Did you know that most people would rather experience physical pain than spend time alone with their thoughts?
Conscious and oriented thinking, one of the cognitive functions, defines us as human beings.
But to what extent? Why do we find it unpleasant to be alone with our thoughts? What would we do to avoid it?
These and other questions were addressed by psychologists at the University of Virginia and Harvard in a study recently published in the journal Science.
Here is the link to the original article followed by a surprising summary :
In the research participants were required to spend between 6 and 15 minutes alone in an empty room. During this time, they should simply deal with their thoughts, without phones or other resources at hand. Then they commented on their experience, how it had been nice or complicated.
The conclusion was that most participants had difficulty concentrating and also did not enjoy the experience. To improve conditions, it was again the study but in a friendlier environment: the home of the participants.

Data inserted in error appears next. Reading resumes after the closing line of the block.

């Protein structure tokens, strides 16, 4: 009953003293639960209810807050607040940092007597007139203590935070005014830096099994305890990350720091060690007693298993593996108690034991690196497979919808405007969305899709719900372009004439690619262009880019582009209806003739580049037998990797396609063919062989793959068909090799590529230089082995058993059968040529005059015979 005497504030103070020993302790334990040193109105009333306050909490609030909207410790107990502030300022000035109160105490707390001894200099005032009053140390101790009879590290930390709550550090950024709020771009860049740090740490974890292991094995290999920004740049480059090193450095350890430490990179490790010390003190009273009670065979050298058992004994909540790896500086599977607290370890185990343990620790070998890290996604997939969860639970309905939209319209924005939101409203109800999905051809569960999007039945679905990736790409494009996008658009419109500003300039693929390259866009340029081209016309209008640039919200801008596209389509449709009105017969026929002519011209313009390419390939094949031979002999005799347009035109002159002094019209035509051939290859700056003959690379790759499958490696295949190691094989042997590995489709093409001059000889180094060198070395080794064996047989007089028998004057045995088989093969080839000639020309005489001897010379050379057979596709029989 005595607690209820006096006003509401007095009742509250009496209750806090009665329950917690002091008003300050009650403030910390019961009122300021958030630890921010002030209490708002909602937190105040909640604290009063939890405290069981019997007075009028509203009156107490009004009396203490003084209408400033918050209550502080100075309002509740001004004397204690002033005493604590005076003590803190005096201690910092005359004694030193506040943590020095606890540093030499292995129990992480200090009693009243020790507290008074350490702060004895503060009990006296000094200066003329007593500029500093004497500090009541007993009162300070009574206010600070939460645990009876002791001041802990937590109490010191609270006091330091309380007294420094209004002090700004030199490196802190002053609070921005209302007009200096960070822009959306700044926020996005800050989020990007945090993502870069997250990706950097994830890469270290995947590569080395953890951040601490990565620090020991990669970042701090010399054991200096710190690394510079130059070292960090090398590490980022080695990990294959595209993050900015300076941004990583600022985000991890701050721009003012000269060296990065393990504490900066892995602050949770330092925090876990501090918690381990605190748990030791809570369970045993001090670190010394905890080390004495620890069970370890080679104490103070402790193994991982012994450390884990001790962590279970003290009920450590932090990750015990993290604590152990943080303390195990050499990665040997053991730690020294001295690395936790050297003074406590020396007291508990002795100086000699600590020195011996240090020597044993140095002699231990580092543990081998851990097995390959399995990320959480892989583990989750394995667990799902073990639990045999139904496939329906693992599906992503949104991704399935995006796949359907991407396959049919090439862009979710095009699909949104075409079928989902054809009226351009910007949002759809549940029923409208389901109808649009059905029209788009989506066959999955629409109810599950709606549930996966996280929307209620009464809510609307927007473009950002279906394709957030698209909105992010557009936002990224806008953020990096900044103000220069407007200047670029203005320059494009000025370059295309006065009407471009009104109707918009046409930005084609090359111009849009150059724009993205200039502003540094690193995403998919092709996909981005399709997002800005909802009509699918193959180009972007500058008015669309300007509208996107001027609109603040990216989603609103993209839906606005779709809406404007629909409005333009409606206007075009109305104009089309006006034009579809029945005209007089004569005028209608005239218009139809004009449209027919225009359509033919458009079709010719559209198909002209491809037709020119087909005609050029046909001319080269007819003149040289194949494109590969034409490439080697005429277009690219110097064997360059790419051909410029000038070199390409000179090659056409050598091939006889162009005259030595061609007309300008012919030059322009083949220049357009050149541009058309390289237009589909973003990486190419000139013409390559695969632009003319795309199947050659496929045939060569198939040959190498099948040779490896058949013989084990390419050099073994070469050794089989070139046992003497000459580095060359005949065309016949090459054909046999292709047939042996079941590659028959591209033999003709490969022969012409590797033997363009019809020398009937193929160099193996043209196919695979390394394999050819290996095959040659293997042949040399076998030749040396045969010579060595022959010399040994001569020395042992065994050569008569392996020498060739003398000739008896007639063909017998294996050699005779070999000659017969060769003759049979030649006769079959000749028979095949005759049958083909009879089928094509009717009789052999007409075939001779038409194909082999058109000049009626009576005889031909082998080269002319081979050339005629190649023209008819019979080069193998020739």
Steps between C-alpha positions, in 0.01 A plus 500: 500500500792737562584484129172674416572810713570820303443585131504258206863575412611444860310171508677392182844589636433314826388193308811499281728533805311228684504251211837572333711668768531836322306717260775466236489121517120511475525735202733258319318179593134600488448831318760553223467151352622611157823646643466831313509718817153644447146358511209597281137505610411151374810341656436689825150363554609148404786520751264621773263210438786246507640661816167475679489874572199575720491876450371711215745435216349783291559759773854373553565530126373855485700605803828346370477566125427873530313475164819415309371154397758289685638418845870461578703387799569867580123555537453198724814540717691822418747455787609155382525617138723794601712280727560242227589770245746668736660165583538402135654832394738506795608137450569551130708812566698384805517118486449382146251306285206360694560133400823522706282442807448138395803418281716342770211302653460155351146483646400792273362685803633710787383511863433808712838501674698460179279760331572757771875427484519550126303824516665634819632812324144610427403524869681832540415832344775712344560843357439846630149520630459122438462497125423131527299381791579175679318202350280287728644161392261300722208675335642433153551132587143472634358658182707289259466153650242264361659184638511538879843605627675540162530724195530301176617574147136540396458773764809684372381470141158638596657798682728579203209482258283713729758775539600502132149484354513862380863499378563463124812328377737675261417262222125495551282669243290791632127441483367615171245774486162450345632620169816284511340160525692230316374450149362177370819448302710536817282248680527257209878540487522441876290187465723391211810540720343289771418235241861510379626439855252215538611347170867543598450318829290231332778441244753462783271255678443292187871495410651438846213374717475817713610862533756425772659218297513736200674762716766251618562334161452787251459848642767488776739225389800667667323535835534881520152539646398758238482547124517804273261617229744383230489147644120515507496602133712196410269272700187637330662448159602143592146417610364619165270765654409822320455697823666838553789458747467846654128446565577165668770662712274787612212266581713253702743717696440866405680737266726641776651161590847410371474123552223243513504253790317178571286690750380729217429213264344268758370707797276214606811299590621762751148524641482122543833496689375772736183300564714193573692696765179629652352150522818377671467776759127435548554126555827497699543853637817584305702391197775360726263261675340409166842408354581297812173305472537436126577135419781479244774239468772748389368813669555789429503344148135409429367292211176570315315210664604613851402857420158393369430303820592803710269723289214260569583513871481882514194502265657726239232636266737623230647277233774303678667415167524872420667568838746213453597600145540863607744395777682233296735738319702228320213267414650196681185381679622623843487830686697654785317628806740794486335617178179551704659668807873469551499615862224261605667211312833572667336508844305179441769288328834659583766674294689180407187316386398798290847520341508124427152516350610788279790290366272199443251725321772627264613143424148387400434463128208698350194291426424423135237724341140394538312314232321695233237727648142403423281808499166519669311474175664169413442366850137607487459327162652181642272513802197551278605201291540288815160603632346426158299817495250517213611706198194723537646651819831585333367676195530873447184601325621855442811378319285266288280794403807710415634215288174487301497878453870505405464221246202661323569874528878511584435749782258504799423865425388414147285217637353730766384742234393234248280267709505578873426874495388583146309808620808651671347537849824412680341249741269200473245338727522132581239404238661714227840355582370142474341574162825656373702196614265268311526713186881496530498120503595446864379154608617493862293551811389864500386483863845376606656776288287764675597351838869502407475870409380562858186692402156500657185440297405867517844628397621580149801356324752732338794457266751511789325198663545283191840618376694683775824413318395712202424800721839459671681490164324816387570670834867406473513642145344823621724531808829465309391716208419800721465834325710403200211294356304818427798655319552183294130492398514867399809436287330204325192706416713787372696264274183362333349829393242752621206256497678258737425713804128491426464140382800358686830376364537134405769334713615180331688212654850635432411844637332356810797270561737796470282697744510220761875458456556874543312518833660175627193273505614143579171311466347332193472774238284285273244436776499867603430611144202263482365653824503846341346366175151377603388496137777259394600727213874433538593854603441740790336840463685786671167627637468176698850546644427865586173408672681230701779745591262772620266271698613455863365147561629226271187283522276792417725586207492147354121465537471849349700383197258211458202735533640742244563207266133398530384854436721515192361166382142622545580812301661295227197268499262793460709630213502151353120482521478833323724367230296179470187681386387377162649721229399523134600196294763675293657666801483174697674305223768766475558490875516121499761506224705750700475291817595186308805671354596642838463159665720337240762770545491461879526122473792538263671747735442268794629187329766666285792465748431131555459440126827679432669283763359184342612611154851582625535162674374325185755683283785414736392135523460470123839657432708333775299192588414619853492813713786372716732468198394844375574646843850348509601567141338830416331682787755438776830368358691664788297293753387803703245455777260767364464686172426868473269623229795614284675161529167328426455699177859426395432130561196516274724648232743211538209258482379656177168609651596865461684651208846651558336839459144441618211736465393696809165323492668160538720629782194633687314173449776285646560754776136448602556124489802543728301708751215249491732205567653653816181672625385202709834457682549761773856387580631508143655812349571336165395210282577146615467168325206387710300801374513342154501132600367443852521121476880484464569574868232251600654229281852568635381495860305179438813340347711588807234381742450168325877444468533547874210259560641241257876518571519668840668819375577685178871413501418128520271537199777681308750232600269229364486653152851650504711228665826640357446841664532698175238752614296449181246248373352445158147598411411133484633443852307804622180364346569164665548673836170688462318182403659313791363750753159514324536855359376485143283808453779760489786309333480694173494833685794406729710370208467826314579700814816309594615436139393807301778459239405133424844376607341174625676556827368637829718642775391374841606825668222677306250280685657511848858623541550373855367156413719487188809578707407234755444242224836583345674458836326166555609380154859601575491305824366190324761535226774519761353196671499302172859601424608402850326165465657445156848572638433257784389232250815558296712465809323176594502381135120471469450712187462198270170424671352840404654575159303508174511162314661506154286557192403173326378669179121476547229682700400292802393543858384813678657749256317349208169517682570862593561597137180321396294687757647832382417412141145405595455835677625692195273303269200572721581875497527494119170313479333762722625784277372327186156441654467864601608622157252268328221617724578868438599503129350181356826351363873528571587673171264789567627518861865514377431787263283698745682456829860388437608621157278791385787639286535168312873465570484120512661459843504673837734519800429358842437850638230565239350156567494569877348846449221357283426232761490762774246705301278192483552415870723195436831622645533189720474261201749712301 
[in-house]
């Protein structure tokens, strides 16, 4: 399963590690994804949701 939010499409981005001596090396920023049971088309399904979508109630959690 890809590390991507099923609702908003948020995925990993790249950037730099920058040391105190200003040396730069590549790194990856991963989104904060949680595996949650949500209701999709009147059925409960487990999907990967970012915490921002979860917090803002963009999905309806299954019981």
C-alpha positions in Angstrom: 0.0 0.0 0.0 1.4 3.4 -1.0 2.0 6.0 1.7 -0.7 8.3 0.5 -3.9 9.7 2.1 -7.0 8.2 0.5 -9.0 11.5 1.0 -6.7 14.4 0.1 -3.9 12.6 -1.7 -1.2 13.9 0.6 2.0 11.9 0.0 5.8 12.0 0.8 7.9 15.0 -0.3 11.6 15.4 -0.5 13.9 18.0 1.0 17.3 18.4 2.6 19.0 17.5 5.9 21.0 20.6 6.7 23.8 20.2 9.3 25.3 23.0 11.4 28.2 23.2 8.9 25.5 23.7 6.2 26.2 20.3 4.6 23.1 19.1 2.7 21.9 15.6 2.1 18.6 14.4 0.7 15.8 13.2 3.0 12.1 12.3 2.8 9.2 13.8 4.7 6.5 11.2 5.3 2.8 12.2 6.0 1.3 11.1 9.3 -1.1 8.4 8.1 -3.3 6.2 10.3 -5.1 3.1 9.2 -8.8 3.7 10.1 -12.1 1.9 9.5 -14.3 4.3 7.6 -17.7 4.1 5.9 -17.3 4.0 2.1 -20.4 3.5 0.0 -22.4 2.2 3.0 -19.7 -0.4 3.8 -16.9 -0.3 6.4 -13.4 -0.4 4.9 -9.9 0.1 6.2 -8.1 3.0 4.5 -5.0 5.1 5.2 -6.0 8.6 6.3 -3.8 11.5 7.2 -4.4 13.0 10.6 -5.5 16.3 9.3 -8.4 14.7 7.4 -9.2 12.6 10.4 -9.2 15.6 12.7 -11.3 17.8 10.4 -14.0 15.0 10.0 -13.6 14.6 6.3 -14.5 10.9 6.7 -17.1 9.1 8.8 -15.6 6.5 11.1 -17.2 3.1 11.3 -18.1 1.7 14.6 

It was even more difficult because a third of people could not avoid doing other activities! And they did not seem to enjoy the experience more than in the laboratory.
So a third phase was completed:
What would people do to avoid being alone with their thoughts?
This new group was offered the option to either hang out doing nothing, or to be “entertained” by receiving an unpleasant electric shock when they pressed a button.
In the end, 67% of men and 25% of women chose to suffer that pain over having nothing to do!
How can we have that much anguish with our thoughts?
Are we not able just to be with ourselves for a few minutes time?